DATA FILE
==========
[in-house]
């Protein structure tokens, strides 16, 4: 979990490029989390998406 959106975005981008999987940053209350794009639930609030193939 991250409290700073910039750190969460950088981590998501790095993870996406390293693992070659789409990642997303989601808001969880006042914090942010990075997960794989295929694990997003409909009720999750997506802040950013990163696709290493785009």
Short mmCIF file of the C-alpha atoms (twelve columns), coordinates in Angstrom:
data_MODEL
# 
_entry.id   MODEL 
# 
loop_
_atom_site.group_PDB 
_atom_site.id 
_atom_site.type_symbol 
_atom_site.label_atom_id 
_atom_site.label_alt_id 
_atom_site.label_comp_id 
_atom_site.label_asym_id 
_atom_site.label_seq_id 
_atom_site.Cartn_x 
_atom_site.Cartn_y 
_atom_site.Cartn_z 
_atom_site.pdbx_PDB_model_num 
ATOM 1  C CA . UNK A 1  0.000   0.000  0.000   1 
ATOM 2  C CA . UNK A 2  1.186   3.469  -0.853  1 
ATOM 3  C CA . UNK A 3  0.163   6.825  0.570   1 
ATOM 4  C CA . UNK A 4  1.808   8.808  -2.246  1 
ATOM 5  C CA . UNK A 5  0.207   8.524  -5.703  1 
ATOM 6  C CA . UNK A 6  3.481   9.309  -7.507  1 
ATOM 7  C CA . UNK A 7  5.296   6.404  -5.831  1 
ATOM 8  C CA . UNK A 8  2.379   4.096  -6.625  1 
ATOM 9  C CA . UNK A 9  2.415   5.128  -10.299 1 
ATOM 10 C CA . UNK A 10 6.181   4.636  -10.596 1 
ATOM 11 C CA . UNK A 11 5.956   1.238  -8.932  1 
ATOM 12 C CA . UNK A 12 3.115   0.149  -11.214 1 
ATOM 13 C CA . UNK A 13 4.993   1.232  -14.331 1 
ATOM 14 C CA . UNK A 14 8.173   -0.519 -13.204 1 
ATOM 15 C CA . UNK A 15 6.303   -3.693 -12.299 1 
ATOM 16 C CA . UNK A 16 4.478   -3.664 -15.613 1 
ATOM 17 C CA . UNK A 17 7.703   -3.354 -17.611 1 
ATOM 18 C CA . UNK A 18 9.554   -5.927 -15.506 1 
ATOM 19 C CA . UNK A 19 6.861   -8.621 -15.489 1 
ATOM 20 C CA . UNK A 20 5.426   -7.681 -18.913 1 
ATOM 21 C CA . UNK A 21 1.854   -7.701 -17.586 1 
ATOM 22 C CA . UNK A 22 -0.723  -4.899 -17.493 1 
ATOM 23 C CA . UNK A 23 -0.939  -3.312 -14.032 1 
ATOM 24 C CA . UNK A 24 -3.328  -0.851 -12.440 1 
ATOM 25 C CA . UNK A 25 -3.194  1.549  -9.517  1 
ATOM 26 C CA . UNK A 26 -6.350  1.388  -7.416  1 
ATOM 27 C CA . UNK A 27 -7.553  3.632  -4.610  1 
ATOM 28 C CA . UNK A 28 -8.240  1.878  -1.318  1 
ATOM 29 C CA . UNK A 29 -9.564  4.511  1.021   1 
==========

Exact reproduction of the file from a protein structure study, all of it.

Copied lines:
[in-house]
């Protein structure tokens, strides 16, 4: 979990490029989390998406 959106975005981008999987940053209350794009639930609030193939 991250409290700073910039750190969460950088981590998501790095993870996406390293693992070659789409990642997303989601808001969880006042914090942010990075997960794989295929694990997003409909009720999750997506802040950013990163696709290493785009």
Short mmCIF file of the C-alpha atoms (twelve columns), coordinates in Angstrom:
data_MODEL
# 
_entry.id   MODEL 
# 
loop_
_atom_site.group_PDB 
_atom_site.id 
_atom_site.type_symbol 
_atom_site.label_atom_id 
_atom_site.label_alt_id 
_atom_site.label_comp_id 
_atom_site.label_asym_id 
_atom_site.label_seq_id 
_atom_site.Cartn_x 
_atom_site.Cartn_y 
_atom_site.Cartn_z 
_atom_site.pdbx_PDB_model_num 
ATOM 1  C CA . UNK A 1  0.000   0.000  0.000   1 
ATOM 2  C CA . UNK A 2  1.186   3.469  -0.853  1 
ATOM 3  C CA . UNK A 3  0.163   6.825  0.570   1 
ATOM 4  C CA . UNK A 4  1.808   8.808  -2.246  1 
ATOM 5  C CA . UNK A 5  0.207   8.524  -5.703  1 
ATOM 6  C CA . UNK A 6  3.481   9.309  -7.507  1 
ATOM 7  C CA . UNK A 7  5.296   6.404  -5.831  1 
ATOM 8  C CA . UNK A 8  2.379   4.096  -6.625  1 
ATOM 9  C CA . UNK A 9  2.415   5.128  -10.299 1 
ATOM 10 C CA . UNK A 10 6.181   4.636  -10.596 1 
ATOM 11 C CA . UNK A 11 5.956   1.238  -8.932  1 
ATOM 12 C CA . UNK A 12 3.115   0.149  -11.214 1 
ATOM 13 C CA . UNK A 13 4.993   1.232  -14.331 1 
ATOM 14 C CA . UNK A 14 8.173   -0.519 -13.204 1 
ATOM 15 C CA . UNK A 15 6.303   -3.693 -12.299 1 
ATOM 16 C CA . UNK A 16 4.478   -3.664 -15.613 1 
ATOM 17 C CA . UNK A 17 7.703   -3.354 -17.611 1 
ATOM 18 C CA . UNK A 18 9.554   -5.927 -15.506 1 
ATOM 19 C CA . UNK A 19 6.861   -8.621 -15.489 1 
ATOM 20 C CA . UNK A 20 5.426   -7.681 -18.913 1 
ATOM 21 C CA . UNK A 21 1.854   -7.701 -17.586 1 
ATOM 22 C CA . UNK A 22 -0.723  -4.899 -17.493 1 
ATOM 23 C CA . UNK A 23 -0.939  -3.312 -14.032 1 
ATOM 24 C CA . UNK A 24 -3.328  -0.851 -12.440 1 
ATOM 25 C CA . UNK A 25 -3.194  1.549  -9.517  1 
ATOM 26 C CA . UNK A 26 -6.350  1.388  -7.416  1 
ATOM 27 C CA . UNK A 27 -7.553  3.632  -4.610  1 
ATOM 28 C CA . UNK A 28 -8.240  1.878  -1.318  1 
ATOM 29 C CA . UNK A 29 -9.564  4.511  1.021   1 